In a span of 5 years from 1926 to 1931, Rolex and Hans Wilsdorf would create and patent two major horology milestones, which would forever set Rolex apart; the Rolex Oyster waterproof watch-case, and the Rolex Perpetual Movement. In 1925, Rolex would also create and register their famous trademark logo of the Rolex five-point logo crown.
The Art-Deco era was a time of tremendous growth for Rolex, so much so, there are many art-deco elements which remain today as part of their current design language.
The Rolex Oyster is perhaps the most revolutionary and profound development in watch history. The following patent application was filed by Hans Wilsdorf on behalf of Rolex in 1926:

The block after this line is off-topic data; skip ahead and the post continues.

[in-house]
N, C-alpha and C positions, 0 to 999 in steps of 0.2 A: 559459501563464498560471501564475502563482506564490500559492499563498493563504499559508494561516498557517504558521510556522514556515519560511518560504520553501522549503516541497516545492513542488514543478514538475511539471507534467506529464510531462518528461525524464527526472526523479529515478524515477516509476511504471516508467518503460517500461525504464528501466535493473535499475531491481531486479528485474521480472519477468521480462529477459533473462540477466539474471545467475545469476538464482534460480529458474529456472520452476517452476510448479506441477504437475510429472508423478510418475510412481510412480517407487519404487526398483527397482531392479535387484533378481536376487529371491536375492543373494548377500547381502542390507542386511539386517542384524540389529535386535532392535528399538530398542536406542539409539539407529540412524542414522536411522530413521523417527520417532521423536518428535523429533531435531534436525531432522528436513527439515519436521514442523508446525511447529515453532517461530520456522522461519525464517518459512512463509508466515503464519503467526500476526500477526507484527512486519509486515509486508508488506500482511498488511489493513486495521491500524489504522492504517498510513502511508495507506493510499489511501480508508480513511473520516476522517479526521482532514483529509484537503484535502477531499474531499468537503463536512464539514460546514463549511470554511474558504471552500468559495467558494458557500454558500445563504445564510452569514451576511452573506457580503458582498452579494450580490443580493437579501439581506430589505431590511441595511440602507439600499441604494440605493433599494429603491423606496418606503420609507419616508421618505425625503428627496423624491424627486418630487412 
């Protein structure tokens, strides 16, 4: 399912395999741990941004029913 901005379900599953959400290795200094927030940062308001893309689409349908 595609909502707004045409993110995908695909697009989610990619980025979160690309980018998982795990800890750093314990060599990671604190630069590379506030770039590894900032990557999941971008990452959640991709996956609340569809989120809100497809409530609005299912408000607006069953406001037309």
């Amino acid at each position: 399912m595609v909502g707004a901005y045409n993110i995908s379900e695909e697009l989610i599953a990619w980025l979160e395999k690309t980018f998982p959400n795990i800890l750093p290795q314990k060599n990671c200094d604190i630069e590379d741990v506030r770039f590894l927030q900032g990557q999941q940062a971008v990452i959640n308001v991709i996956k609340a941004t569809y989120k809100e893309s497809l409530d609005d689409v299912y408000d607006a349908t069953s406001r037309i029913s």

How Does A Rolex Oyster Case Work?
The next photo perfectly illustrates how the original Rolex Oyster case was designed, constructed and assembled. Notice the fluted bezel, just like with the one on the previously examined hermetic case, screws down onto the inner-case as does the case-back. The actual Oyster case itself, was milled from a solid piece of gold, as all Rolex Oyster watch cases are to this day.
Was it the first professional dive watch in history? In many ways yes and in many way no, as we will soon see. More than anything it was a watch you could take swimming without damaging.